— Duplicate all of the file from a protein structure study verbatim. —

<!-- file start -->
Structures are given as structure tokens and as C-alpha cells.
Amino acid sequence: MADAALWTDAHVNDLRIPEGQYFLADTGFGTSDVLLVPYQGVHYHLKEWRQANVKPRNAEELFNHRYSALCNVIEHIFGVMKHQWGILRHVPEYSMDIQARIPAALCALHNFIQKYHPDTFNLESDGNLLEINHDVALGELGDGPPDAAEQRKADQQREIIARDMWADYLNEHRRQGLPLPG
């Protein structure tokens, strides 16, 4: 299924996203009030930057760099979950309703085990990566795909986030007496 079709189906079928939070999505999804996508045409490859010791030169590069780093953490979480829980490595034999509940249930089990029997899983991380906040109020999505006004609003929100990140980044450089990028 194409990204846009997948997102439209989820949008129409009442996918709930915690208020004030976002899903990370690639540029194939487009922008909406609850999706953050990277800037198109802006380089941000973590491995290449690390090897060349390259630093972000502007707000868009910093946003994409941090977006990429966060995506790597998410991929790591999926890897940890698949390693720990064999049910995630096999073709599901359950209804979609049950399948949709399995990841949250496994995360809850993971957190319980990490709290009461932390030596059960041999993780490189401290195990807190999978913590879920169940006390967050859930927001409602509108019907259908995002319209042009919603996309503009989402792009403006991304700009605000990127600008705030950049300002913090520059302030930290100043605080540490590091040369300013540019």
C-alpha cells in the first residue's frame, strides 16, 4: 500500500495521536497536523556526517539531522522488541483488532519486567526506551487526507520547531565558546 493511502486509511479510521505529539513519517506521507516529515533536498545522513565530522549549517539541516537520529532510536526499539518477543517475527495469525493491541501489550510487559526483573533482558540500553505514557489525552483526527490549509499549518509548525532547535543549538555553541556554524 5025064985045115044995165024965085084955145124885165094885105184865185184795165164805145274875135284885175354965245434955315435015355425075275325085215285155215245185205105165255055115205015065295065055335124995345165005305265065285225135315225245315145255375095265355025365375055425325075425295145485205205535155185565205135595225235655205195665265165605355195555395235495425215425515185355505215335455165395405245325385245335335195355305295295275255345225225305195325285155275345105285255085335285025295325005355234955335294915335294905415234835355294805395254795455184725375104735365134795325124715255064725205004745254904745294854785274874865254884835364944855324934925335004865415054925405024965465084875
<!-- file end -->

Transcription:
Structures are given as structure tokens and as C-alpha cells.
Amino acid sequence: MADAALWTDAHVNDLRIPEGQYFLADTGFGTSDVLLVPYQGVHYHLKEWRQANVKPRNAEELFNHRYSALCNVIEHIFGVMKHQWGILRHVPEYSMDIQARIPAALCALHNFIQKYHPDTFNLESDGNLLEINHDVALGELGDGPPDAAEQRKADQQREIIARDMWADYLNEHRRQGLPLPG
């Protein structure tokens, strides 16, 4: 299924996203009030930057760099979950309703085990990566795909986030007496 079709189906079928939070999505999804996508045409490859010791030169590069780093953490979480829980490595034999509940249930089990029997899983991380906040109020999505006004609003929100990140980044450089990028 194409990204846009997948997102439209989820949008129409009442996918709930915690208020004030976002899903990370690639540029194939487009922008909406609850999706953050990277800037198109802006380089941000973590491995290449690390090897060349390259630093972000502007707000868009910093946003994409941090977006990429966060995506790597998410991929790591999926890897940890698949390693720990064999049910995630096999073709599901359950209804979609049950399948949709399995990841949250496994995360809850993971957190319980990490709290009461932390030596059960041999993780490189401290195990807190999978913590879920169940006390967050859930927001409602509108019907259908995002319209042009919603996309503009989402792009403006991304700009605000990127600008705030950049300002913090520059302030930290100043605080540490590091040369300013540019």
C-alpha cells in the first residue's frame, strides 16, 4: 500500500495521536497536523556526517539531522522488541483488532519486567526506551487526507520547531565558546 493511502486509511479510521505529539513519517506521507516529515533536498545522513565530522549549517539541516537520529532510536526499539518477543517475527495469525493491541501489550510487559526483573533482558540500553505514557489525552483526527490549509499549518509548525532547535543549538555553541556554524 5025064985045115044995165024965085084955145124885165094885105184865185184795165164805145274875135284885175354965245434955315435015355425075275325085215285155215245185205105165255055115205015065295065055335124995345165005305265065285225135315225245315145255375095265355025365375055425325075425295145485205205535155185565205135595225235655205195665265165605355195555395235495425215425515185355505215335455165395405245325385245335335195355305295295275255345225225305195325285155275345105285255085335285025295325005355234955335294915335294905415234835355294805395254795455184725375104735365134795325124715255064725205004745254904745294854785274874865254884835364944855324934925335004865415054925405024965465084875